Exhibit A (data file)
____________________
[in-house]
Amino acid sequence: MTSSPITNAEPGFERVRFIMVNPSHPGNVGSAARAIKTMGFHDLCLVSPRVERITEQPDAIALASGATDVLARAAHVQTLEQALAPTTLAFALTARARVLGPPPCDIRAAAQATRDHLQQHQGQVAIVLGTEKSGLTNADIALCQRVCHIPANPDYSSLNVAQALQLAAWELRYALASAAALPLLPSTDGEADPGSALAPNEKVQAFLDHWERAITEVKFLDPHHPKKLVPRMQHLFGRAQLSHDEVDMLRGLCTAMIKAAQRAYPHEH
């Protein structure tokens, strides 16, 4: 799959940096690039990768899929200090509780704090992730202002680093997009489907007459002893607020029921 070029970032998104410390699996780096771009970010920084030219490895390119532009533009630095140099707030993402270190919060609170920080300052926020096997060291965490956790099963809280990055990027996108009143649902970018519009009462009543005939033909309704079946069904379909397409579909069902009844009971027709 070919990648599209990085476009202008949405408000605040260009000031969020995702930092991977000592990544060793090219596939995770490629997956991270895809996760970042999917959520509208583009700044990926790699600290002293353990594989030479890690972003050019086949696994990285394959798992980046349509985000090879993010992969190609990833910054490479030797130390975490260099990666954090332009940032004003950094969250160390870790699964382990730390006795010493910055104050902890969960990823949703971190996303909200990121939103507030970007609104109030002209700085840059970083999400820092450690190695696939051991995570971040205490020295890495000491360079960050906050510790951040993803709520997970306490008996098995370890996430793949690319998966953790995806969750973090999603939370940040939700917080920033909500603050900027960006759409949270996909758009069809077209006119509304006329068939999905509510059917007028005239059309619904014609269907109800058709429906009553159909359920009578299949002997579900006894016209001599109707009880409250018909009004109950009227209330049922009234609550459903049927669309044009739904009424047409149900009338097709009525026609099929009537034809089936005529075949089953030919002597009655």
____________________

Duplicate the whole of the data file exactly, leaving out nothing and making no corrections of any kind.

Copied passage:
[in-house]
Amino acid sequence: MTSSPITNAEPGFERVRFIMVNPSHPGNVGSAARAIKTMGFHDLCLVSPRVERITEQPDAIALASGATDVLARAAHVQTLEQALAPTTLAFALTARARVLGPPPCDIRAAAQATRDHLQQHQGQVAIVLGTEKSGLTNADIALCQRVCHIPANPDYSSLNVAQALQLAAWELRYALASAAALPLLPSTDGEADPGSALAPNEKVQAFLDHWERAITEVKFLDPHHPKKLVPRMQHLFGRAQLSHDEVDMLRGLCTAMIKAAQRAYPHEH
């Protein structure tokens, strides 16, 4: 799959940096690039990768899929200090509780704090992730202002680093997009489907007459002893607020029921 070029970032998104410390699996780096771009970010920084030219490895390119532009533009630095140099707030993402270190919060609170920080300052926020096997060291965490956790099963809280990055990027996108009143649902970018519009009462009543005939033909309704079946069904379909397409579909069902009844009971027709 070919990648599209990085476009202008949405408000605040260009000031969020995702930092991977000592990544060793090219596939995770490629997956991270895809996760970042999917959520509208583009700044990926790699600290002293353990594989030479890690972003050019086949696994990285394959798992980046349509985000090879993010992969190609990833910054490479030797130390975490260099990666954090332009940032004003950094969250160390870790699964382990730390006795010493910055104050902890969960990823949703971190996303909200990121939103507030970007609104109030002209700085840059970083999400820092450690190695696939051991995570971040205490020295890495000491360079960050906050510790951040993803709520997970306490008996098995370890996430793949690319998966953790995806969750973090999603939370940040939700917080920033909500603050900027960006759409949270996909758009069809077209006119509304006329068939999905509510059917007028005239059309619904014609269907109800058709429906009553159909359920009578299949002997579900006894016209001599109707009880409250018909009004109950009227209330049922009234609550459903049927669309044009739904009424047409149900009338097709009525026609099929009537034809089936005529075949089953030919002597009655």